|Program in Course Redesign
Rio Salado College
Rio Salado College, one of the ten community colleges in the Maricopa Community College District, initially planned to redesign only Introductory Algebra, the starter course for students who need to complete College Algebra. The course is third on the district's list of top twenty-five enrollment courses with a district-wide enrollment of about 955 students per semester in both on-site and distance formats. In both formats, the course is taught in individual sections, each enrolling about 35 students per semester, by individual faculty members.
Rio has also been involved in distance education for the last 20 years and doing online education for the last three years (as of 1998). Currently, 80 percent of its general education courses are delivered via technology. Rio begins each of its distance learning courses 26 times a year. This means that students never have to wait more than two weeks to start a class. In addition, although each distance course is advertised as a 14-week class, students are allowed to accelerate or decelerate as needed.
The college is in its third year of using the Internet and interactive CD-ROM technology developed by Academic Systems to deliver its pre-algebra and college algebra courses. Despite the fact that completion rates for the Academic Systems-based math classes showed a modest increase of about 2% over the print/mixed media form of distance delivery, the overall retention rate itself was only 59%. This low completion rate while not unique to Rio Salado but also exhibited by the other Maricopa colleges as well, is a matter of continuing concern.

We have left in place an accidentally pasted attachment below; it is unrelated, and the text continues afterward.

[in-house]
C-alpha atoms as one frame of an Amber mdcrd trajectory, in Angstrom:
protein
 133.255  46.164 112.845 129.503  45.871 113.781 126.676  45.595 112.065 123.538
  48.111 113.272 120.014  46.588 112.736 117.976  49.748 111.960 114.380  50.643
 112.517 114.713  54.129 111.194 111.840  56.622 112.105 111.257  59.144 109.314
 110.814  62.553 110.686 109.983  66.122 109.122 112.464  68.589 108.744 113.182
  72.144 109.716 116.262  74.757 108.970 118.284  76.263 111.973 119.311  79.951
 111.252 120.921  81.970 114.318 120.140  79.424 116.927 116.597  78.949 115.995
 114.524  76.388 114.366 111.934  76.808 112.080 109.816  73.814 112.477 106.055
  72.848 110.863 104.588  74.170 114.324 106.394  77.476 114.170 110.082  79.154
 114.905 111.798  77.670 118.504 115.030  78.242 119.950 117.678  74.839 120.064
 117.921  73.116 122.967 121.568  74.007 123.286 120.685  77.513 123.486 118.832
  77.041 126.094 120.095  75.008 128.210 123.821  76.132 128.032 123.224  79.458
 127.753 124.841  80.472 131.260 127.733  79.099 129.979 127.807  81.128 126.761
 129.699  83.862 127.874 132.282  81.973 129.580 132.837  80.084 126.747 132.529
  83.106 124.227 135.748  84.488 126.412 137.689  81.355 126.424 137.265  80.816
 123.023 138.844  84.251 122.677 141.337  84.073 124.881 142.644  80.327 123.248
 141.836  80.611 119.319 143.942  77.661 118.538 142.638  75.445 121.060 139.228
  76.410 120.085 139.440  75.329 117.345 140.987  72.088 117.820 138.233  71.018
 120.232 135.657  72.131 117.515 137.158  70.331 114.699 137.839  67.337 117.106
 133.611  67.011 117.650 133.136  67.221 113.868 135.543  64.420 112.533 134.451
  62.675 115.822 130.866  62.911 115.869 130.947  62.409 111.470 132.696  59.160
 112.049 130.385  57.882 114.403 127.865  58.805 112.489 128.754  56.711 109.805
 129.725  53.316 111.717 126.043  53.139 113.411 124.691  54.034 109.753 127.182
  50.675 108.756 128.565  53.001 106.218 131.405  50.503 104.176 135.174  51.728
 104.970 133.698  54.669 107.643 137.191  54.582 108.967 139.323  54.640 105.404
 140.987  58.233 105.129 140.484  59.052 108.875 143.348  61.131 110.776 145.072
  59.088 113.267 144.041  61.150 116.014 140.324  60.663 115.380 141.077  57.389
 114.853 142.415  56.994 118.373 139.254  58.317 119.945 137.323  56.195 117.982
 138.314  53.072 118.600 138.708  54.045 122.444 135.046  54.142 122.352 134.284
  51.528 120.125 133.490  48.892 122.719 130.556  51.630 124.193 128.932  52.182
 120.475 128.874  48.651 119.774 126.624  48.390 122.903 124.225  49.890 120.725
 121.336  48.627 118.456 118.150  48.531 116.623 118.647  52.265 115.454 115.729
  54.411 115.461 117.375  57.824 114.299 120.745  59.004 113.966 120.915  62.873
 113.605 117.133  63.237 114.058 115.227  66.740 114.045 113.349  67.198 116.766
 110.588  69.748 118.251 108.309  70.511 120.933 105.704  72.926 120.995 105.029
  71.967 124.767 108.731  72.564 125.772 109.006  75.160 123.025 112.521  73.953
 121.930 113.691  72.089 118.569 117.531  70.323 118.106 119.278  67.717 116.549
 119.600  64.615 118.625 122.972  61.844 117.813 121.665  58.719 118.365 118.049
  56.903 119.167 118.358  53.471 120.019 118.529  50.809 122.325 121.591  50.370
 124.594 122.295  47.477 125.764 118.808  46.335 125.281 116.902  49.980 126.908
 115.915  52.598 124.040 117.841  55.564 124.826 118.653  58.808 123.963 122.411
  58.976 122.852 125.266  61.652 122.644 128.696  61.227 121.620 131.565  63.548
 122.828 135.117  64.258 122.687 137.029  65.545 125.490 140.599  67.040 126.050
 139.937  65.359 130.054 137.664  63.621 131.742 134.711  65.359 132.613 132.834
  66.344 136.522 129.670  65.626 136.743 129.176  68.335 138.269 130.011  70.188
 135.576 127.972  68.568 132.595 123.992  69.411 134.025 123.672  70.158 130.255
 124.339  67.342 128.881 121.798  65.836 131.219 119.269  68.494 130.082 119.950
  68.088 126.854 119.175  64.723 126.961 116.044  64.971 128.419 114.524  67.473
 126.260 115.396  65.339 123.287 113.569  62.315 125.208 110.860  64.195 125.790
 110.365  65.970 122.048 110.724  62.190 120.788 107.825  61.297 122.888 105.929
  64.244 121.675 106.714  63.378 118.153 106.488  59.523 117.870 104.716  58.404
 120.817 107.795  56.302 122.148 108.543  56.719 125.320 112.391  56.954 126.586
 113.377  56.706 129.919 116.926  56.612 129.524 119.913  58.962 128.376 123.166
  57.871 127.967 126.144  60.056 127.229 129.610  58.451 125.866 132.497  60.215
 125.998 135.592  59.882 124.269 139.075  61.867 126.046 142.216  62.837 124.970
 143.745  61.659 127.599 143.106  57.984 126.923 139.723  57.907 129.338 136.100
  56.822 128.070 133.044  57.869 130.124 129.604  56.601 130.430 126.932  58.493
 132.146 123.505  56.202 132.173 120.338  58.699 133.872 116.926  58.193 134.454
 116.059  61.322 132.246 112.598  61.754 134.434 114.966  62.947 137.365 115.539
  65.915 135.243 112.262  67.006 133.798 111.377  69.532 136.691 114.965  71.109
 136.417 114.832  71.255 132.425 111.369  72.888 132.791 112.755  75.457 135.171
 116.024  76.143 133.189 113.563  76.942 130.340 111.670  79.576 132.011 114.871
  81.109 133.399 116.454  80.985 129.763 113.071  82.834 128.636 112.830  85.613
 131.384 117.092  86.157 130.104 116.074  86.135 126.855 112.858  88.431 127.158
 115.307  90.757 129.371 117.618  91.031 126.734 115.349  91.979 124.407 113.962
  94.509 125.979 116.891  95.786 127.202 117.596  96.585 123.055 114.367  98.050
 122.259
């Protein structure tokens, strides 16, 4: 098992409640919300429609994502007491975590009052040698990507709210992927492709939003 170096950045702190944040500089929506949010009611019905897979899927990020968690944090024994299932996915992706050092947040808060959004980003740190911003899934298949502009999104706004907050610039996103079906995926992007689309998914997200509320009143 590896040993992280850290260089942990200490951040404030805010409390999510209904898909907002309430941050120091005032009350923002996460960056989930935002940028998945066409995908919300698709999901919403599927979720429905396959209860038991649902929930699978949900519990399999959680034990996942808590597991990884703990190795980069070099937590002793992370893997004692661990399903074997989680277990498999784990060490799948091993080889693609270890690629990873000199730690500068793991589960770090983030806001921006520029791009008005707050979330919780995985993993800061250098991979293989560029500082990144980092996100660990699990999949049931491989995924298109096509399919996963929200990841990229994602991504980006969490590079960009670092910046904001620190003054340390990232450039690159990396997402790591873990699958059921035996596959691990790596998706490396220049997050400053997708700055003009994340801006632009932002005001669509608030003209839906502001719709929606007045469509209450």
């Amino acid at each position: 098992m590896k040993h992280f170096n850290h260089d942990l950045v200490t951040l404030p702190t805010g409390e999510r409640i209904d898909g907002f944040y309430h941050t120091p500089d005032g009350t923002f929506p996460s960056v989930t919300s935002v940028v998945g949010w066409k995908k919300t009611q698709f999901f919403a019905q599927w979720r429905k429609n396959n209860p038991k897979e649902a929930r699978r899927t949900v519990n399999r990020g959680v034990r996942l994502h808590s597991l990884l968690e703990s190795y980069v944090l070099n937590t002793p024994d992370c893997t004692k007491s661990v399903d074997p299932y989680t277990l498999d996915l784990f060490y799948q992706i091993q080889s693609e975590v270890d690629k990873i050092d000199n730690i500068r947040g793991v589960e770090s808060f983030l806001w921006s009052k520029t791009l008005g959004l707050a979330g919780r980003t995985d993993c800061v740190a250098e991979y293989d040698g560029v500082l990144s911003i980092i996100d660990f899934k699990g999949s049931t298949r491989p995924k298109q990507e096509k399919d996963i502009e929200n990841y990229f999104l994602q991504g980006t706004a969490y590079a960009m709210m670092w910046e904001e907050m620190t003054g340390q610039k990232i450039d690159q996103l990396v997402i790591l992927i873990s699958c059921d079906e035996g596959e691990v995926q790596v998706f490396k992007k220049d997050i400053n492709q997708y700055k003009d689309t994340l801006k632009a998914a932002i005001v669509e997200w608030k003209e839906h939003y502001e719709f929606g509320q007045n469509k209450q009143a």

Because of the robust nature of the Academic Systems software permitting one faculty member to manage large numbers of students, Rio now plans to redesign four math courses to be taught concurrently by one faculty member: Introductory Algebra, Mathematical Concepts/Applications, Intermediate Algebra and College Algebra/Functions. The redesigned model will continue to use interactive software from Academic Systems to deliver content. In its first iteration, the majority of instructor time was spent troubleshooting non-content technology problems (e.g., navigation within the lessons), student movement through the material (e.g., when to take tests), and student advisement (e.g., whether to withdraw) rather than assisting with learning. The redesign will add a course assistant to troubleshoot technology questions, monitor student progress using Academic Systems’ built-in course management system, and alert instructor to student difficulties with the material. A Help Desk system will be developed to support course assistant-instructor-student communication. Instructors can then focus on creating a successful start for students and intervening to provide academic help when needed. With enhanced, proactive support, retention is expected to increase by 20%.
The impact of the redesign model on student learning will be assessed by comparing retention results for the redesigned course with traditional models taught in previous semesters. Student achievement levels will be compared to see if the redesign maintains or increases them. Student focus groups also will be held to discuss features of the "new" vs. the "old" model of the course.
The restructuring will also permit increasing the number of students that can be served in a distance learning format. Significant savings can be achieved by increasing the combined class capacity from 35 to 100 students per instructor, an increase which is possible once non-academic duties are shifted to the course assistant and other kinds of support. Savings will also result from reducing the numbers of students who need to re-take the course. By using technology to its full capacity within the new structure, the redesign will result in a projected cost-per-student reduction of 37% compared to previous distance learning formats at Rio.
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